eLearning Hype Curve Predictions by Web Courseworks
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The eLearning Hype Curve is a visualization of what’s “trending” in eLearning, built using the Gartner Hype Cycle theory.
The Gartner theory holds that technologies emerge with little initial recognition and grow in familiarity until they reach their maximum “hype.” It discusses this rise in hype at five points– Innovation Trigger, Peak of Inflated Expectations, Trough of Disillusionment, Slope of Enlightenment, and Plateau of Productivity.
The point at which a new technology– or in our case, eLearning trend– emerges onto the scene. Only a few insiders are aware of the trend, but after emerging it begins growing in popularity and familiarity.
Peak of Inflated Expectations
The concept or new technology reaches its peak “hype” and is incorrectly regarded as the be-all-end-all solution to problems in the field.
People invest in this technology or concept with vigor, outpacing the reality of the innovation’s abilities. This is when you see recurring buzzwords appear across social media, blogs and even conference presentations.
Trough of Disillusionment
Not long after, it becomes evident that the solution isn’t a one-size-fits-all fix for issues in the field. Though the technology continues its growth, people begin to lose faith in its utility and drastically scale back their promotion of it.
Slope of Enlightenment
The technology or trend continues to improve and refine, despite decreased hype. It’s utility in some scenarios becomes evident and hype begins to increase– never reaching the levels it hit initially.
Plateau of Productivity
Actual users of the technology emerge and buzz reaches a moderate, stable level. Abundant revenue is generated and it becomes mainstream in the market, seen as useful for actual users rather than as a savior of the field overall.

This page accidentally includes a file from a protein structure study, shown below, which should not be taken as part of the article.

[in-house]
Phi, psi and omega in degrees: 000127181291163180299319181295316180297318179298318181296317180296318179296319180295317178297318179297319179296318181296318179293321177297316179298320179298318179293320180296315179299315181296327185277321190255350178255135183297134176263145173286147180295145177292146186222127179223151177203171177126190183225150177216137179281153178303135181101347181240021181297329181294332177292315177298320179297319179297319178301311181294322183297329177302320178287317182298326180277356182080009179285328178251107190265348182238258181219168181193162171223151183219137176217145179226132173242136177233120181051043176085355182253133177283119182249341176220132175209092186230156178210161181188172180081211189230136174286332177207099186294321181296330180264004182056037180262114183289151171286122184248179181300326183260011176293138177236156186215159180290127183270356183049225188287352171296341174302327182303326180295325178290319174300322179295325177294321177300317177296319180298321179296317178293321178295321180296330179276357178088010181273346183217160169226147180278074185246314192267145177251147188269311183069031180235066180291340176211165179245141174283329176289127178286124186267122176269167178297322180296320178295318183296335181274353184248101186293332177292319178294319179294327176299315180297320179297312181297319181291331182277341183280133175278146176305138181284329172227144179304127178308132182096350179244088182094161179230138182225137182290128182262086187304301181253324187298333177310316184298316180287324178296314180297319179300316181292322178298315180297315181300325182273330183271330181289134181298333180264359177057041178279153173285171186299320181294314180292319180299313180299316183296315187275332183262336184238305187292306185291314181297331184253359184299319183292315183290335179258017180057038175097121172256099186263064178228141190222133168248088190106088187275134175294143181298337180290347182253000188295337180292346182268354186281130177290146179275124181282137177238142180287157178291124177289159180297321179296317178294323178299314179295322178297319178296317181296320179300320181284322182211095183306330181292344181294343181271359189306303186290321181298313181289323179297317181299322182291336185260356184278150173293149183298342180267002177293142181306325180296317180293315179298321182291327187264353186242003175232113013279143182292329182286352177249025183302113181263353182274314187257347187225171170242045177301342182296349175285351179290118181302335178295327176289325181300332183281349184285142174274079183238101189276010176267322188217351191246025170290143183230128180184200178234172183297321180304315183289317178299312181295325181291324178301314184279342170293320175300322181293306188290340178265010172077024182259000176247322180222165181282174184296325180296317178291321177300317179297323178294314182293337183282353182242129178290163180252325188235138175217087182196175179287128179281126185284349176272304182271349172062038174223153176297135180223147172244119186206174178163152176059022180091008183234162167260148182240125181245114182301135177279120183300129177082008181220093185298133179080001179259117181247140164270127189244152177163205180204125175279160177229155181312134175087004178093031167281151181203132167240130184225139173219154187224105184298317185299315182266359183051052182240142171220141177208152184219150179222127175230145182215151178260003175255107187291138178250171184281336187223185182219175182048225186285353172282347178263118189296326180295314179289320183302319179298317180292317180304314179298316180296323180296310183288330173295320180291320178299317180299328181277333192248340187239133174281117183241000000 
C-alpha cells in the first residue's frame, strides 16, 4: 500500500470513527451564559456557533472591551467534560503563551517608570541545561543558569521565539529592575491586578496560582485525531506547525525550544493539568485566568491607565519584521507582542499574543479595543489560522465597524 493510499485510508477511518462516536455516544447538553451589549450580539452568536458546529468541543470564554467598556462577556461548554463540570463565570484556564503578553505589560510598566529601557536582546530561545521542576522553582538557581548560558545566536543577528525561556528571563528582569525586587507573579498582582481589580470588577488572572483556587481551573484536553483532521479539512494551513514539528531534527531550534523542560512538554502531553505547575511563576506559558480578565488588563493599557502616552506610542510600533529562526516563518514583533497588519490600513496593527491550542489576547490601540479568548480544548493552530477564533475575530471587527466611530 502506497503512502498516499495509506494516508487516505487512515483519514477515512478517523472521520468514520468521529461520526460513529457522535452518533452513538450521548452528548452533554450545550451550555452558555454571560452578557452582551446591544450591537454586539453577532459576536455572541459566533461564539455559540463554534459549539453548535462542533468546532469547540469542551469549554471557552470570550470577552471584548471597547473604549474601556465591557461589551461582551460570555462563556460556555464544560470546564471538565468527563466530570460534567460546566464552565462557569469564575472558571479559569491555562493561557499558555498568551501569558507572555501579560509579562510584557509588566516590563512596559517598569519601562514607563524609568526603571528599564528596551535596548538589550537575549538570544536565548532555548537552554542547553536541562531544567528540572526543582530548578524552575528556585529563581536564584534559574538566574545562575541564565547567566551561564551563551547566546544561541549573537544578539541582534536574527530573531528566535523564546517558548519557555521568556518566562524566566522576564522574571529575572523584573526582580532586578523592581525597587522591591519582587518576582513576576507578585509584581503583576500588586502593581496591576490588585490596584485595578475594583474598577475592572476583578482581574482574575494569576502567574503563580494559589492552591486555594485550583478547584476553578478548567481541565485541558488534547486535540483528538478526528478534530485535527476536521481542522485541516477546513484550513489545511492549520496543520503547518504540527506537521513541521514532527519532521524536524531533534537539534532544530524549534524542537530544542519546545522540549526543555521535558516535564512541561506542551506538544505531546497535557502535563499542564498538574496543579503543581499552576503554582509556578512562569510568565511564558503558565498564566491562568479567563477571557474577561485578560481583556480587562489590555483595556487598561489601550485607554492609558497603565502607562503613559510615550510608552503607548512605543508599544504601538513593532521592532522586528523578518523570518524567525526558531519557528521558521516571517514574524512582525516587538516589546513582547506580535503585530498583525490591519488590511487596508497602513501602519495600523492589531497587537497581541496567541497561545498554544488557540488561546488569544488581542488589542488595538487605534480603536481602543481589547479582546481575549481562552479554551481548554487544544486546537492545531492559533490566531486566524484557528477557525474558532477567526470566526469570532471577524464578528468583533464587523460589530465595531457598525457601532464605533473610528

Pre-2021 Process: eLearning Influencers and Twitter
In the past, we’ve based our predictions about learning technology hype for the coming year on data— millions of words, specifically, used in the Twitter feeds of a set of influencers in the eLearning industry.
Here are some of the Twitter handles we’ve used to measure aggregate buzz in blog posts of the past:
@ActivateLearn, @AdobeELearning, @Aloklearning, @AndrewJacobsLnD, @AndyLancasterUK, @anupsoans, @britz, @bschlenker, @C4LPT, @caranorth11, @CaribThompson, @CatMoore, @charlesjennings, @ChristineLocher, @clarkaldrich, @CLOmedia, @ColinSteed, @commlabindia, @cpappas, @Dave_Ferguson, @DavidInLearning, @diegoinstudio, @DonaldClark, @DonaldHTaylor, @ebase, @eGeeking, @elearnindustry, @elearningcoach, @eLearningGuild, @elearningPosts, @emasie, @guywwallace, @hjarche, @JaneBozarth, @JD_Dillon, @JohnLeh, @Josh_Bersin, @jtcobb, @kategraham23, @kkapp, @KristenLearning, @lauraoverton, @learningnowtv, @LightbulbJo, @martincouzins, @MichelleOckers, @MirjamN, @MMTorrance, @pattishank, @Quinnovator, @rafika6, @ryantracey, @shackletonjones, @sundertrg, @tmiket, @towardsmaturity, @TriciaRansom, @trishuhl, @TweetinChar, @WillWorkLearn, @YourLPI
We quantified “buzz” by looking at what the most influential people in our field were discussing, using a mix of people we personally follow and those mentioned regularly as eLearning influencers. We wrote a program to pull as many tweets as we could from those accounts, building a dataset of tens of thousands of tweets from those influencers.